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There are many theories around how Pumpherston became so-called. It
was rumoured that the "pump" or "pumper" came from the oil shale
works, that would have pumped the shale oil into tanks to be
delivered to factories and homes. That theory falls apart as
Pumpherston Castle existed some 250 years before the shale industry
was started (by James "Paraffin" Young, in the late 19th century). A
better theory is that the castle was built by someone called
"Humphrey" and passed to his son. In late 17th century Scotland,
"son of Humphrey" would have been known as "ap Humphrey", which
sounds like "pumphrey", hence Pumphreys-ton or Pumpherston.
Recorded as far back as the 16th century as Over Howden, the Howen estate belonged to the Douglas family of Pumpherston. In 1601 a complaint was made to the Privy Council that "upon the 7th of the said month, William Borthuik.....and others, at nine hours of the morning came to the complenaris landis of Over Howden and there slew two of his horses while ploughing and wounded his ploughmen, so that they dared not labour his lands. The accused, not appearing, are ordered to be denounced His Highness as "rebels".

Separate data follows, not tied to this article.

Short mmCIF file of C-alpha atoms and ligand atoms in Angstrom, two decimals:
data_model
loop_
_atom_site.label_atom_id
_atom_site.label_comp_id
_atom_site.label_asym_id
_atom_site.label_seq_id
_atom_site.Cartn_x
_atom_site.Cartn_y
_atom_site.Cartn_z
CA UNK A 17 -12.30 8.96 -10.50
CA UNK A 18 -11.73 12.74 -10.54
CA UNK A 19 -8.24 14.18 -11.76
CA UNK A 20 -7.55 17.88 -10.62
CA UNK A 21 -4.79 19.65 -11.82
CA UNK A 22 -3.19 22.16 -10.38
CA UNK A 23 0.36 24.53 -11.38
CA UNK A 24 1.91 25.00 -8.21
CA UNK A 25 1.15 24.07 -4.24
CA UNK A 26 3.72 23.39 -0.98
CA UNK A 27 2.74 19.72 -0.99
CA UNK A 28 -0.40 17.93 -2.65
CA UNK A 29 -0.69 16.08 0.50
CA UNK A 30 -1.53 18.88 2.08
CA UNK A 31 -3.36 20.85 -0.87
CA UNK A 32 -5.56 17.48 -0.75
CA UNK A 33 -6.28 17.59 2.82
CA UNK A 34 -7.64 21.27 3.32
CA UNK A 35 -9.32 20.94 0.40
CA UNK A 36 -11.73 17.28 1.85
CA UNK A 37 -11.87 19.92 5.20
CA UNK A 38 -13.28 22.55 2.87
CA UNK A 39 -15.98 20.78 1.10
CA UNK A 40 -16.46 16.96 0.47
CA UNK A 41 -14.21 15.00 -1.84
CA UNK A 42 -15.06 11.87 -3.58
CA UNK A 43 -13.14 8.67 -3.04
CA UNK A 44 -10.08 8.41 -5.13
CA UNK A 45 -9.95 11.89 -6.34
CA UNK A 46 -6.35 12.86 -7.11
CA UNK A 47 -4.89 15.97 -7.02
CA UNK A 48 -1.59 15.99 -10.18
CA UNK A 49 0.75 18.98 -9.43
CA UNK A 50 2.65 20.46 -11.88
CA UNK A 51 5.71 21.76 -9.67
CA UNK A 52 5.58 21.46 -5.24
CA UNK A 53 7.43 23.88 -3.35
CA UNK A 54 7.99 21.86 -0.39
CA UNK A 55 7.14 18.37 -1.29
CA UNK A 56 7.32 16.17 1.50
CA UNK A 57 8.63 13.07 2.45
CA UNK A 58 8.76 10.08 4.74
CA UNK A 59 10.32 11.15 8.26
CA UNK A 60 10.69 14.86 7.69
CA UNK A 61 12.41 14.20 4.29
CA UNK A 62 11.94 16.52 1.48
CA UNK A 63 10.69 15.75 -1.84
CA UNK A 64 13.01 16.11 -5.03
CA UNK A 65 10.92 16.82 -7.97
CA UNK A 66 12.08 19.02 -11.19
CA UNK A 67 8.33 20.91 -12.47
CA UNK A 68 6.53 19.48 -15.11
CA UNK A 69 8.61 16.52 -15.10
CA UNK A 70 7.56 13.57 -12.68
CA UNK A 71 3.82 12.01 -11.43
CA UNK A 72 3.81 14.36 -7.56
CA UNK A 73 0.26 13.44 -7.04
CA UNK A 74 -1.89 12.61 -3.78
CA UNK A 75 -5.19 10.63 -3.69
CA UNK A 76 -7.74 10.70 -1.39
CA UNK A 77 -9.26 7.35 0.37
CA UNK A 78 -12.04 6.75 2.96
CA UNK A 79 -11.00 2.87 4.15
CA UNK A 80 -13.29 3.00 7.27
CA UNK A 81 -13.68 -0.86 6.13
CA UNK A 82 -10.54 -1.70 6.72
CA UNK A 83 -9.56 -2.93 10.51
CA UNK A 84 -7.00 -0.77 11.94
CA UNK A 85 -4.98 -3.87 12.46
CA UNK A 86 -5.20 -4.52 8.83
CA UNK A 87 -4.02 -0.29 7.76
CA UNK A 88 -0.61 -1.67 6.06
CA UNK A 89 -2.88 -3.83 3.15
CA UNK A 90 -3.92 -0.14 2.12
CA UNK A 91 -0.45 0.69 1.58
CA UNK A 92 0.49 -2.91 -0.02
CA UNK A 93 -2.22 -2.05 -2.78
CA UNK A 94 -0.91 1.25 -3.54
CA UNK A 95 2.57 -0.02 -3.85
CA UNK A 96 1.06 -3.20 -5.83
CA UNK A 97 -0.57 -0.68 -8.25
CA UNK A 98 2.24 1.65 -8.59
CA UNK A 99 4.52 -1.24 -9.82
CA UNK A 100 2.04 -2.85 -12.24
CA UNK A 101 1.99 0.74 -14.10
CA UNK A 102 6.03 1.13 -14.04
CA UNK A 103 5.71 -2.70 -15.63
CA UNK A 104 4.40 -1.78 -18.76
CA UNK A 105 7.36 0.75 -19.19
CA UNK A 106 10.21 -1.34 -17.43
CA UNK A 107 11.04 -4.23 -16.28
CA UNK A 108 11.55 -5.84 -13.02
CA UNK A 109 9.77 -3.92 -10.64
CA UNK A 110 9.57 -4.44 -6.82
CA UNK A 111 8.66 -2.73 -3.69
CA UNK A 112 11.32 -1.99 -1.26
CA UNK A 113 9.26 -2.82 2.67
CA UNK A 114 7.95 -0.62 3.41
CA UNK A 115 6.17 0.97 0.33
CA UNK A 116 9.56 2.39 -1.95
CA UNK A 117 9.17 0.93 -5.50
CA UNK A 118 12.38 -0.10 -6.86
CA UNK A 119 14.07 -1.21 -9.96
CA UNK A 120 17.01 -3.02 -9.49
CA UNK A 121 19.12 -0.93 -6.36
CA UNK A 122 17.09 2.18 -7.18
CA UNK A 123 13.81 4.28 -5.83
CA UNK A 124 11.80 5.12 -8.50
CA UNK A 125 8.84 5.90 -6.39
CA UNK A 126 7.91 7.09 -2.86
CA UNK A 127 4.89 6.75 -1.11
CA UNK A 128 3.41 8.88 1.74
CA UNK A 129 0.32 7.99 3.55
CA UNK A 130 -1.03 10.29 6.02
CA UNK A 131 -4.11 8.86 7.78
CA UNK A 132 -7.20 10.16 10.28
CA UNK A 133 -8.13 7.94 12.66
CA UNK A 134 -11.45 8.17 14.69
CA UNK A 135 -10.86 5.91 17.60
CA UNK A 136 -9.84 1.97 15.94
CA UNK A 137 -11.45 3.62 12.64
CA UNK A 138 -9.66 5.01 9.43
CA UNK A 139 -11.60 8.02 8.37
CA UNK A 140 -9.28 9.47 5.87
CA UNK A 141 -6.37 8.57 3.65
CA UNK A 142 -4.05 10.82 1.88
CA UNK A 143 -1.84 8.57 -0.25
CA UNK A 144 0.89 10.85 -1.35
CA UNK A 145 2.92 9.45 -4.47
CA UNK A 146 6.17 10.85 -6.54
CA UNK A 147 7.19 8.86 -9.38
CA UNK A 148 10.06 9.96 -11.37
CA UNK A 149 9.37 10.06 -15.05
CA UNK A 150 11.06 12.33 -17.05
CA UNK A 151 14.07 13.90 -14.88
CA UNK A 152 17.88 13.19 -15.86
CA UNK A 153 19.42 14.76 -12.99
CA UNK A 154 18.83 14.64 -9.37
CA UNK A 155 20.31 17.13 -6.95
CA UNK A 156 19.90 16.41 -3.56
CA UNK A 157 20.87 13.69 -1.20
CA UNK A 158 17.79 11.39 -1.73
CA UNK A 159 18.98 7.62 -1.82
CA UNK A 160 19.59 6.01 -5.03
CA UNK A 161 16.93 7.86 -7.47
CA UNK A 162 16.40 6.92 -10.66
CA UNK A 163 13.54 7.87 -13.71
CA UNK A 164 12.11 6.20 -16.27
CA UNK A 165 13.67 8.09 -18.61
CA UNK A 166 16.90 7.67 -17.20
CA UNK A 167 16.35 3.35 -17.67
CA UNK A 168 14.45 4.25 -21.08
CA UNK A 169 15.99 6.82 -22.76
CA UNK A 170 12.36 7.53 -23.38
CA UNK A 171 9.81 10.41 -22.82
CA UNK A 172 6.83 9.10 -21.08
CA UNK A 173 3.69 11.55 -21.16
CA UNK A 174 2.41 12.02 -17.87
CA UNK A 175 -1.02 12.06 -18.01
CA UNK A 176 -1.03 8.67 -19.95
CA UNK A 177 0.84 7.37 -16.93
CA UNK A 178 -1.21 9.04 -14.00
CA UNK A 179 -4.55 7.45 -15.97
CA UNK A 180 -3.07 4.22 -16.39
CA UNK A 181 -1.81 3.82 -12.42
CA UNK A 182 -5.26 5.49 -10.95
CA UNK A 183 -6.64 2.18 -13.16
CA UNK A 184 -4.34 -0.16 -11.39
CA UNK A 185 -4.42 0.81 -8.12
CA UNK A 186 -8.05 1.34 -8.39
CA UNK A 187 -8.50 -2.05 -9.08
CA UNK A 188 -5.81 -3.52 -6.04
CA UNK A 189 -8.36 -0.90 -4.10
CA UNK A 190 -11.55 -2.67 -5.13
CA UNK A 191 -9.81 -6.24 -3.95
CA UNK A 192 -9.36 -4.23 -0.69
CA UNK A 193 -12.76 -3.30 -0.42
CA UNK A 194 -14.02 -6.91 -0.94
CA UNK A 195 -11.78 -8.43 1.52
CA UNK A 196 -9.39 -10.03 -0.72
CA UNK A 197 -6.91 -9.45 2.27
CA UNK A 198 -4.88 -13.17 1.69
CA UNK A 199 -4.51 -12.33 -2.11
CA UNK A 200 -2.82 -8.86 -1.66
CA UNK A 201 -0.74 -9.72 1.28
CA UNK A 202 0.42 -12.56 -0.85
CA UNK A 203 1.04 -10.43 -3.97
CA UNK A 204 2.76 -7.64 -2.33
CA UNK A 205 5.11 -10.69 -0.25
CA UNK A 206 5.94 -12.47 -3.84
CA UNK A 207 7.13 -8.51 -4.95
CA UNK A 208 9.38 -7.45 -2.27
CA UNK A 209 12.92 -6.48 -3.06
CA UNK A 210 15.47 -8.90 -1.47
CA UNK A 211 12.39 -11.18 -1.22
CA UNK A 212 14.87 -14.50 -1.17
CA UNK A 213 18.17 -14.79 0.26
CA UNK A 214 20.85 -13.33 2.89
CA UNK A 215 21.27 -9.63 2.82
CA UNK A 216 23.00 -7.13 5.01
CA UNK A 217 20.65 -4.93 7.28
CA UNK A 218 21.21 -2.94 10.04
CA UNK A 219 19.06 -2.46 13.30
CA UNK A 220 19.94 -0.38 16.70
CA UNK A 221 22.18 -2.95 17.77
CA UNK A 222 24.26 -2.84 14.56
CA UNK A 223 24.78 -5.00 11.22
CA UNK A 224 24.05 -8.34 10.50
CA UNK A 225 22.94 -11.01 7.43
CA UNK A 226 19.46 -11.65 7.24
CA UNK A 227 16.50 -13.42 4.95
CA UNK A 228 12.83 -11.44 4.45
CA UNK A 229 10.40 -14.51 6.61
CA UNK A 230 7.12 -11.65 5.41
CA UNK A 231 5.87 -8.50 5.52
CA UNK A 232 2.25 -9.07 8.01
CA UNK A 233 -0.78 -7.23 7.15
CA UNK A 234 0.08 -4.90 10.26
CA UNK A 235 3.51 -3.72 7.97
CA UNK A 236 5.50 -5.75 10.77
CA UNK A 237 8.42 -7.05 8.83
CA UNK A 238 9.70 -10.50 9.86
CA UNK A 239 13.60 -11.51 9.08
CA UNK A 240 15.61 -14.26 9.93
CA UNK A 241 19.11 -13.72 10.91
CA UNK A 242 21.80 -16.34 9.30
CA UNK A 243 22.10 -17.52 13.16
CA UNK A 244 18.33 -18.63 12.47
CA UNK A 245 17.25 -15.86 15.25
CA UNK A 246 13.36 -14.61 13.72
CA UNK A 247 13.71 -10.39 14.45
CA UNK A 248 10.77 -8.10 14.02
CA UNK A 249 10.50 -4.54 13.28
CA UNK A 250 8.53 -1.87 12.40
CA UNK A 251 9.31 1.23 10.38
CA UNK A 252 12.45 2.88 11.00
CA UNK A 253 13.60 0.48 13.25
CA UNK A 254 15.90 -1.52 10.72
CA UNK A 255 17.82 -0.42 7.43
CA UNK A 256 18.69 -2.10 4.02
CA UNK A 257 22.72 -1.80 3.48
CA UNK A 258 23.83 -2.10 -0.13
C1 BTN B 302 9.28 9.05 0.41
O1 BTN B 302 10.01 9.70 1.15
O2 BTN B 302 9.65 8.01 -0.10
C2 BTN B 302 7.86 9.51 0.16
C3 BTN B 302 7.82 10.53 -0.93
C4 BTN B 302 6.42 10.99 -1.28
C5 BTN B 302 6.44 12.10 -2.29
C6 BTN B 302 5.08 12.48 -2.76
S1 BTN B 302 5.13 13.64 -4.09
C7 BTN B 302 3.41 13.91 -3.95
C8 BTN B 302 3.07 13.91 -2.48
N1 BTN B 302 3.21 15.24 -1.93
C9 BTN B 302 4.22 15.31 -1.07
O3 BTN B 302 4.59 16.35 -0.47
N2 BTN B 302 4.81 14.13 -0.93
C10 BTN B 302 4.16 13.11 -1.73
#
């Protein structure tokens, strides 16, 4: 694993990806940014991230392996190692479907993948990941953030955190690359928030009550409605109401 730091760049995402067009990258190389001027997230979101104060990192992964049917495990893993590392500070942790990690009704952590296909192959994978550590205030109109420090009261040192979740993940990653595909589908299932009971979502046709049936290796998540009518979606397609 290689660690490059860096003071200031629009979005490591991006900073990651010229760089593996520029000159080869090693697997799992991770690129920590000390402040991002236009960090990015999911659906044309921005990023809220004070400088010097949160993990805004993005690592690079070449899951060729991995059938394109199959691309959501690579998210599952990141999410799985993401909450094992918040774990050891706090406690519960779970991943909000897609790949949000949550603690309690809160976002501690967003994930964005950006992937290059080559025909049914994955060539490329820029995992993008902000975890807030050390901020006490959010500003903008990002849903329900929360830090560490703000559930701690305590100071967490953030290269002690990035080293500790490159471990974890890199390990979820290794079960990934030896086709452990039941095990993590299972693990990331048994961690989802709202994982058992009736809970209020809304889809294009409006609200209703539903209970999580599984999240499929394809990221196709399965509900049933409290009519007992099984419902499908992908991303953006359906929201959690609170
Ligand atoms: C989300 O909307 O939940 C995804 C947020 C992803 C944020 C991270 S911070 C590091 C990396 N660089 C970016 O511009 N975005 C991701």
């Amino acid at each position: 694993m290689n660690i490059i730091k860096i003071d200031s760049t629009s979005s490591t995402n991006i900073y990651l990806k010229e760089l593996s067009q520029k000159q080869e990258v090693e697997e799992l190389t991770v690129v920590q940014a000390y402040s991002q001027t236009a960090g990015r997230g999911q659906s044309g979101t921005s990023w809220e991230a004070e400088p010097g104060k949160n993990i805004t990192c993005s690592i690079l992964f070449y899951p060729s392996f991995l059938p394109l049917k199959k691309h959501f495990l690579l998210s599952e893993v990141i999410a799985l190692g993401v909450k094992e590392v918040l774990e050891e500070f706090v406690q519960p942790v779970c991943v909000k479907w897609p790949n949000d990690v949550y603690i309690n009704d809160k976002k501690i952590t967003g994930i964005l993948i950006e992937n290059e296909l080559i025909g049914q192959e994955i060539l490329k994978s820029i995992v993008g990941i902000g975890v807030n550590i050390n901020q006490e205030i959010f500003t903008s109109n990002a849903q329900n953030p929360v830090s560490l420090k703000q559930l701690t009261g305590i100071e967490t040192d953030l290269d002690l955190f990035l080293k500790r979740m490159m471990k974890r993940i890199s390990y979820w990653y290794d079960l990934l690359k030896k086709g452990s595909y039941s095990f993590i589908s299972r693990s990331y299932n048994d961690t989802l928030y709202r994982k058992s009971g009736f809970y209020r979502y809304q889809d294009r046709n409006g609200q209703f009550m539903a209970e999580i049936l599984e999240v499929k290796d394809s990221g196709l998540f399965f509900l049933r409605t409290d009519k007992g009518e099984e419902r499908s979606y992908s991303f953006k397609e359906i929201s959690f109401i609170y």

Near to the farm steading of Nether Craig was the house of Nether Howden, the major portion of which lands, together with Over and Nether Craigs, were, during the present century, incorporated in the one farm of Craigs — more properly called Craigs and Howden. These lands belonged, in 1602, to Joseph Douglas of Pumpherston, by whom they were conveyed to James and Henry Mekill, lawful sons of the late Thomas Mekill in Watterstoun, redeemable for the sum of £400.
After the death of James Douglas, the last laird, the estate passed by purchase to Alexander Hamilton, bailie of Strathbrock (now Uphall), who acquired the various rights of Isobel, Margaret, and Janet Douglas, and Elizabeth Darg, the four heirs-portioners of the deceased James Douglas of Pumpherston, as well as certain other encumbrances affecting the lands, between 1698 and 170L He did not, however, long enjoy his acquisition, but died prior to 30th April 1703, when John Hamilton, his son, was retoured his heir.
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Last modified: Saturday, 18 March 2017